Tel Aviv Syndrome

The wartime aliyah brings to light an urban phenomenon.
January 18, 2023
Frishman Beach, Tel Aviv, Photo by Maxim D. Shrayer

Of all the great cities in which I have lived, only in Tel Aviv do I fully experience the sweet delusion of being freed from history. My most recent visit, in November 2022, centered around the launch of my Russian poetry collection “Stikhi iz aipada” (“Poems from the iPad”) at Babel Bookstore on Allenby Street, one of the main coordinates of Israel’s Russophone cultural life and, since the outbreak of the War in Ukraine, increasingly a publisher of Russian books in exile.

In the course of four very full days, I did research about my ancestor, the early Israeli writer Batya Kahana who wrote in Russian and published in Hebrew; purchased an Italian-made dress for my wife from an Iranian-born shopkeeper (a ritual); gorged on a conversation with my father’s first cousin David Sharir, a visual artist born in Tel Aviv in 1938 to immigrants from Ukraine; drank vodka with my close friend Maxim Krolik at an outdoor Ukrainian restaurant as we celebrated his deliverance from Putin’s Russia; and visited the dairy farm that the family of my maternal grandfather’s sister had started in the 1940s at Be’er Tuvia. I had only one day for the Tel Aviv version of dolce far niente, and this day resulted in an anthropological discovery.

On the late morning of that day I strolled to a coffee shop on Ben Yehuda, then cut across to the beach on Trumpeldor Street, thinking of the last words of the one-armed Shiva of Zionism who died while defending a Jewish settlement from an attack by an armed band from Jabal Amila in Southern Lebanon. “It’s sweet to die for one’s country.” Did the dying Joseph Trumpeldor utter a tongue-twisting Russian damnation to the enemies of Israel or a Horace-infused line in Hebrew? It was Erev Shabbat on the Tel Aviv waterfront. I paid the machine and handed a ticket for a beach chair to a man who spoke no English and practiced strong gestural Hebrew. Another Russian-speaker, a tall tanned fellow in skimpy shorts, appropriately asked me if I was from “Ukraine or something,” and was amused to learn that I was from Moscow by way of thirty-five years in New England. He claimed to know the Moscow neighborhood where I grew up near the Kurchatov Institute of Atomic Energy. The idler told me that he went swimming every morning and that life in Tel Aviv was “honey cake.”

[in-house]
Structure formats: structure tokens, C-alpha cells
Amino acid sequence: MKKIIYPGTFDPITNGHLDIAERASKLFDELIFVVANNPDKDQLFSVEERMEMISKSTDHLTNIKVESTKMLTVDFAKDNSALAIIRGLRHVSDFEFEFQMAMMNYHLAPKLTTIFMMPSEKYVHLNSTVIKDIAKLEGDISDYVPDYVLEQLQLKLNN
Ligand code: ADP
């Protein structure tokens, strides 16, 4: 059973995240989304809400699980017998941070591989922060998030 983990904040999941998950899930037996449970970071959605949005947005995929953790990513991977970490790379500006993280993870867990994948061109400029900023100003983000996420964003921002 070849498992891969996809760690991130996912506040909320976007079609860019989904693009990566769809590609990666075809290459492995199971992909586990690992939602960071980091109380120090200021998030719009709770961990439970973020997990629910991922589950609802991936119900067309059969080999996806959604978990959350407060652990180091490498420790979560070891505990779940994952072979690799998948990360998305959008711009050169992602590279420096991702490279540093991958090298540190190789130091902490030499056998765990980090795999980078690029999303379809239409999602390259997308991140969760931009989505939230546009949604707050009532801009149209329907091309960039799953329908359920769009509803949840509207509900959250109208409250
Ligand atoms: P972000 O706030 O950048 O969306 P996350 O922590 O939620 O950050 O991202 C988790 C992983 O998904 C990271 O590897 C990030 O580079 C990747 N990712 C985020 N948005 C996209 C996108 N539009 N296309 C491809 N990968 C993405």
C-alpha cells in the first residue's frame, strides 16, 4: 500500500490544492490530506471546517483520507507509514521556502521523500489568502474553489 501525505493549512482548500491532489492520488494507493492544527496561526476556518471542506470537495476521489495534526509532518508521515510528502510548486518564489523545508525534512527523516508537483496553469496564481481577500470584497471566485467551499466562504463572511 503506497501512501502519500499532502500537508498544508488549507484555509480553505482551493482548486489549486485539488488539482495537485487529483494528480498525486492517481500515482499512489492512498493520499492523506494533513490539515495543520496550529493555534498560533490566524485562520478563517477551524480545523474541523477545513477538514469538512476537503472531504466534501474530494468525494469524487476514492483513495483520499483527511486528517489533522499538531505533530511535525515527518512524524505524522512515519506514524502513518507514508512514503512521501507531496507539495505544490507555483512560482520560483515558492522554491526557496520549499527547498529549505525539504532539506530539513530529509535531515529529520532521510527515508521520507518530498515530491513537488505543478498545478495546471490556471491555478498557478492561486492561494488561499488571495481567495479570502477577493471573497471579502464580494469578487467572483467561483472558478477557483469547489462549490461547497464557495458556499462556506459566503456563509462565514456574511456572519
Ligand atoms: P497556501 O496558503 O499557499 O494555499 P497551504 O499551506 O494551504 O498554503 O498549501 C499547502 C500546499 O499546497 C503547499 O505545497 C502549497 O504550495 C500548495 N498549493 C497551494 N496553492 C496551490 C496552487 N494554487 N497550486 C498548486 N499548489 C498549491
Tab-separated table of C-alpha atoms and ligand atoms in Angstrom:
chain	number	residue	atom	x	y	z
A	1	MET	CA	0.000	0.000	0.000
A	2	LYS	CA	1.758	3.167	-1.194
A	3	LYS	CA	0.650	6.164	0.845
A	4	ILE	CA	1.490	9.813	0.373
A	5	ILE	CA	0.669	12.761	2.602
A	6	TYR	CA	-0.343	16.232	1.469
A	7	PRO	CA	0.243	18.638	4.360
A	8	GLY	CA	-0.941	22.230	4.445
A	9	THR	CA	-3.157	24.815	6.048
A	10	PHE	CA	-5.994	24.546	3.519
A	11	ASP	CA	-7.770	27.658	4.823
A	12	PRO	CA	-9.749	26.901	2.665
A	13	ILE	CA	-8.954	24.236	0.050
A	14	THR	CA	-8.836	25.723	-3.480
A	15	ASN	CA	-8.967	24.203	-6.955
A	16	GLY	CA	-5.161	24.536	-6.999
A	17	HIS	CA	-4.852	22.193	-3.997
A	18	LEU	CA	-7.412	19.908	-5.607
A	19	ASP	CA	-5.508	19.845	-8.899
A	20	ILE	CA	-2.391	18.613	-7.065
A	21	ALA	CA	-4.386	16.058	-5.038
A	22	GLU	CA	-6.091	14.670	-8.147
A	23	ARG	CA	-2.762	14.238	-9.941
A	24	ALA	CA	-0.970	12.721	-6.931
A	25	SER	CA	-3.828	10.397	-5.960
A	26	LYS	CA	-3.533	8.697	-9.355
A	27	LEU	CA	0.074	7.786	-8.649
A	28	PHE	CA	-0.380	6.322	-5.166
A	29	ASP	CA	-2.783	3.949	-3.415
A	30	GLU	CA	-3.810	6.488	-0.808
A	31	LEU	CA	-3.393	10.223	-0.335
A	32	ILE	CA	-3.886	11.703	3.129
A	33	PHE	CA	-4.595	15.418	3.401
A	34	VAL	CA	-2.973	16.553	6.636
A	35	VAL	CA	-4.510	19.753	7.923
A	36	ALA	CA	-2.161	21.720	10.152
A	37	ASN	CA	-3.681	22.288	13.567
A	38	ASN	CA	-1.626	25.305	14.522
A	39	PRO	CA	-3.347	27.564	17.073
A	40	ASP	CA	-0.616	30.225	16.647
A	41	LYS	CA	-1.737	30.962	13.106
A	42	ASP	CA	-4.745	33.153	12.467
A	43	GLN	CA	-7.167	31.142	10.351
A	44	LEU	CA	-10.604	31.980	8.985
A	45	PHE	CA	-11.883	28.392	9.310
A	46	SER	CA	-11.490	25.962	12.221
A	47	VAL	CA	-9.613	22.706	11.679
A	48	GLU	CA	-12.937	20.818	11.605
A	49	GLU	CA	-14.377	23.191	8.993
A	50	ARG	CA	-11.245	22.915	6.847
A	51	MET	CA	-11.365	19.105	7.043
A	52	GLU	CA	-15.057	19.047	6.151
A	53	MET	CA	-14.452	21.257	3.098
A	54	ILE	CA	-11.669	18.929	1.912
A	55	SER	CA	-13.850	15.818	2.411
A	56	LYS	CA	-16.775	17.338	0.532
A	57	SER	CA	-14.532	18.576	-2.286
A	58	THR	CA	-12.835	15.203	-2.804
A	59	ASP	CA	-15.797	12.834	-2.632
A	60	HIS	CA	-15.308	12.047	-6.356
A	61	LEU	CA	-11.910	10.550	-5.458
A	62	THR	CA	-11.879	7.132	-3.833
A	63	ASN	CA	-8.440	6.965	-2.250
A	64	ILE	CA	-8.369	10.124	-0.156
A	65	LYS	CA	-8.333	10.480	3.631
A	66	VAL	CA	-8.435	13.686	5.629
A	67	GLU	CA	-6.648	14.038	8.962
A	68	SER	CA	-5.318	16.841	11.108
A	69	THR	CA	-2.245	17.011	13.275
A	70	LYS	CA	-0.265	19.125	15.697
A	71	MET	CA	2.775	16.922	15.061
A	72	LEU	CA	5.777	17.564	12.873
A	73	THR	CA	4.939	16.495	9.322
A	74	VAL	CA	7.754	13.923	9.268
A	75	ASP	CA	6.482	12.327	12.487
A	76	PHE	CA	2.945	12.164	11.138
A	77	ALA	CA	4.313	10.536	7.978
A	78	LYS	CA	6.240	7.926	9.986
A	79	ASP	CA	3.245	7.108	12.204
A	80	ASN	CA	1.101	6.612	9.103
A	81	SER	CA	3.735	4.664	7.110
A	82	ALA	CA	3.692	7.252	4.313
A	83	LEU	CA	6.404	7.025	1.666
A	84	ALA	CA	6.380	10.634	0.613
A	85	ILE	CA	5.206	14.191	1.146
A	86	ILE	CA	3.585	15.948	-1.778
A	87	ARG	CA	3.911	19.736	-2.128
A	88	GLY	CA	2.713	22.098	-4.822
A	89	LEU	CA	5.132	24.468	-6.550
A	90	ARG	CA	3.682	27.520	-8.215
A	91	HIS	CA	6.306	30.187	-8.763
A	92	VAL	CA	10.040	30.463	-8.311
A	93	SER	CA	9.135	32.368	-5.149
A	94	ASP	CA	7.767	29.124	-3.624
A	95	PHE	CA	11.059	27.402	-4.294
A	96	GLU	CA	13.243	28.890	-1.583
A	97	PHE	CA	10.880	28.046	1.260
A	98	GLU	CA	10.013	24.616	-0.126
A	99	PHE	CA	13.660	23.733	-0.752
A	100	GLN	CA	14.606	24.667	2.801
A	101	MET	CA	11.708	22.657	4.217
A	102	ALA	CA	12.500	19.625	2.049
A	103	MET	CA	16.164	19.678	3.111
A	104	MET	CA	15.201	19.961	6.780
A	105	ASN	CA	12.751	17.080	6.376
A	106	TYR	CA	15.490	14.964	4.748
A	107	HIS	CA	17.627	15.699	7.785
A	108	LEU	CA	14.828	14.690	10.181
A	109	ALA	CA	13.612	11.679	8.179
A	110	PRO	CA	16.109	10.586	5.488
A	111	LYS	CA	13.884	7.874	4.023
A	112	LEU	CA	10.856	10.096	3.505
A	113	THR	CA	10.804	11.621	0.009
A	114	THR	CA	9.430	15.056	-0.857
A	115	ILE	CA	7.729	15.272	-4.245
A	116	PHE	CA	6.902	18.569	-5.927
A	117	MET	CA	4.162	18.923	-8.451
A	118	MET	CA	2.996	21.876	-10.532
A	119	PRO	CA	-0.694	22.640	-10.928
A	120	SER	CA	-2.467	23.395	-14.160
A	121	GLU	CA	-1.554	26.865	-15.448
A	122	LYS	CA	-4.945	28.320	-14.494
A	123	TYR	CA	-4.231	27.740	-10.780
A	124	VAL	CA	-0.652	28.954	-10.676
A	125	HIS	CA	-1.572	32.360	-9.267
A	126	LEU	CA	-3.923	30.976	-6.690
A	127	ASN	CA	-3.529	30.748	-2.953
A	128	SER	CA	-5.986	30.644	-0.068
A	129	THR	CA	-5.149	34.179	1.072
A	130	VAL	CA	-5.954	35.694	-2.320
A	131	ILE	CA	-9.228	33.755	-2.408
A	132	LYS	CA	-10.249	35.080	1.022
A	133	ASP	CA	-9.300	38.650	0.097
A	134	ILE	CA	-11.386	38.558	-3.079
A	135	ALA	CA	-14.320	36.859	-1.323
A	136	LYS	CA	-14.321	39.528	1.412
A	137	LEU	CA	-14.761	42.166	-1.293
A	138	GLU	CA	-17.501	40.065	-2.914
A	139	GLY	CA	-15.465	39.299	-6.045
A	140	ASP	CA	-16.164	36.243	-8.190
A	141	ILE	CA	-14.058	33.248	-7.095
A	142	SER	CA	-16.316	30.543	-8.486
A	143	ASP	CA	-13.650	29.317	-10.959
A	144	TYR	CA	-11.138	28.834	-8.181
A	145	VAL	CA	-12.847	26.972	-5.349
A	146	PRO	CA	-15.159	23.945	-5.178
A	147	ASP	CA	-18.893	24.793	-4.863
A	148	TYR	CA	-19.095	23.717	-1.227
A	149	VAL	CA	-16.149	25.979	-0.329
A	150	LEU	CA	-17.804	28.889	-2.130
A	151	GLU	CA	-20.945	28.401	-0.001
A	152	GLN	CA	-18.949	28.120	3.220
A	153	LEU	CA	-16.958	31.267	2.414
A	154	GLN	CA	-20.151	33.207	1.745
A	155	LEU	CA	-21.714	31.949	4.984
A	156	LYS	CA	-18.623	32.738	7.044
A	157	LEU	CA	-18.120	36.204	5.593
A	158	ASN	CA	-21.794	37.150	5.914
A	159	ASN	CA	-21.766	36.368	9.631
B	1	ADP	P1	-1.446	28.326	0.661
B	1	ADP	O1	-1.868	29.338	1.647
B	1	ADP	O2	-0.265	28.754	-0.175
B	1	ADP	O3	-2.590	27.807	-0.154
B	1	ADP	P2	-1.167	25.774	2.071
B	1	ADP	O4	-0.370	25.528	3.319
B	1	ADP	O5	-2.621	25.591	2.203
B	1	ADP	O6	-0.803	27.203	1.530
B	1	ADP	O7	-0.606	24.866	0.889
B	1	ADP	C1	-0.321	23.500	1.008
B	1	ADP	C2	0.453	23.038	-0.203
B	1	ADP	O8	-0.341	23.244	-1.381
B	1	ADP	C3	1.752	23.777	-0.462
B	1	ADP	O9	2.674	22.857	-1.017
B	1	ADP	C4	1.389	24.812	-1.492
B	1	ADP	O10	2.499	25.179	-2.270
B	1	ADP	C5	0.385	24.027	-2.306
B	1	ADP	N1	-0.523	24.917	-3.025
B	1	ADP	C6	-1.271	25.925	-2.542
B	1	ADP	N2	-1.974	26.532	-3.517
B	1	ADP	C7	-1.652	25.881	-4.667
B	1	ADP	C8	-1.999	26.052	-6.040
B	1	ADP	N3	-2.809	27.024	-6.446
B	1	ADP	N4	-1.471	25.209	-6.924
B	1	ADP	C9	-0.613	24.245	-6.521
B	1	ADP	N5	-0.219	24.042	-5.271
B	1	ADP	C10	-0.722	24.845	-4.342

All around me, strands of Russian speech interwove with Hebrew, French and English, forming a tetralingual braid of Tel Aviv locals, tourists and recent repatriates. Easily one fourth of the November beachgoers and definitely a majority of the autumnal swimmers were Russian speakers, although their accents betrayed not only members of the Moscow intelligentsia (from the ranks of those who only left when Putin and his henchmen started pumping the last gallons of freedom from Russia’s atmosphere) but also refugees from war-ravaged Ukraine. Prior to fleeing home, some of the Ukrainian repatriates had learned for the first time what Israelis live with: the sound of missiles of hate and despair. And yet the afternoon in Tel Aviv was so peaceful and serene that it seemed that nothing would ever harm this young city and these “Russian” and “Ukrainian” escapees basking in the November sun like prodigal children of the Levant.

It was then, in the midst of this happy, unthreatening place, the term “Tel Aviv syndrome” entered my mind, and I’ve since been finding more and more evidence of its validity. Did I invent the term? Perhaps I did, but I cannot be sure. An extensive literature review revealed no evidence of the term’s prior existence. Features of “Tel Aviv syndrome” include: hedonism, denialism (or is it denihilism?), gourmandism, beachfrontism, casual athleticism, and nonmilitant secularism. The false if comforting sense of carpediemism, characteristic of those with Tel Aviv syndrome, may be defined both oppositionally—in contrast to the amply-described Jerusalem syndrome—and as essential to the city and its aura.

Psychiatrists and cultural historians have been aware of Jerusalem syndrome for quite some time. The term refers to obsessive and/or delusional behavior associated with visiting Jerusalem and experiencing its special hyperreligious and densely layered historical atmosphere. In “Jerusalem Syndrome,” a 2000 case report published in The British Journal of Psychiatry, Dr. Yair Bar-El and colleagues state that “since 1980, Jerusalem’s psychiatrists have encountered an ever-increasing number of tourists who, upon arriving in Jerusalem, suffer psychotic decompensation.” In “Jerusalemski Sindrom,” a more recent article published in Psychiatria Polska, Drs. Katarzyna Prochwitz and Artur Sobczyk define the syndrome as “an acute psychotic state observed in tourists and pilgrims who visit Jerusalem. The main symptom of this disorder is identification with a character from the Bible and exhibiting behaviors which seem to be typical for this character.” Dr. Bar-El et al. expected the number of those carrying Jerusalem syndrome to grow in the new millennium. The eleven months following the start of the War in Ukraine have amply corroborated their forecast while also throwing into sharper relief the prevalence of another urban Israeli syndrome.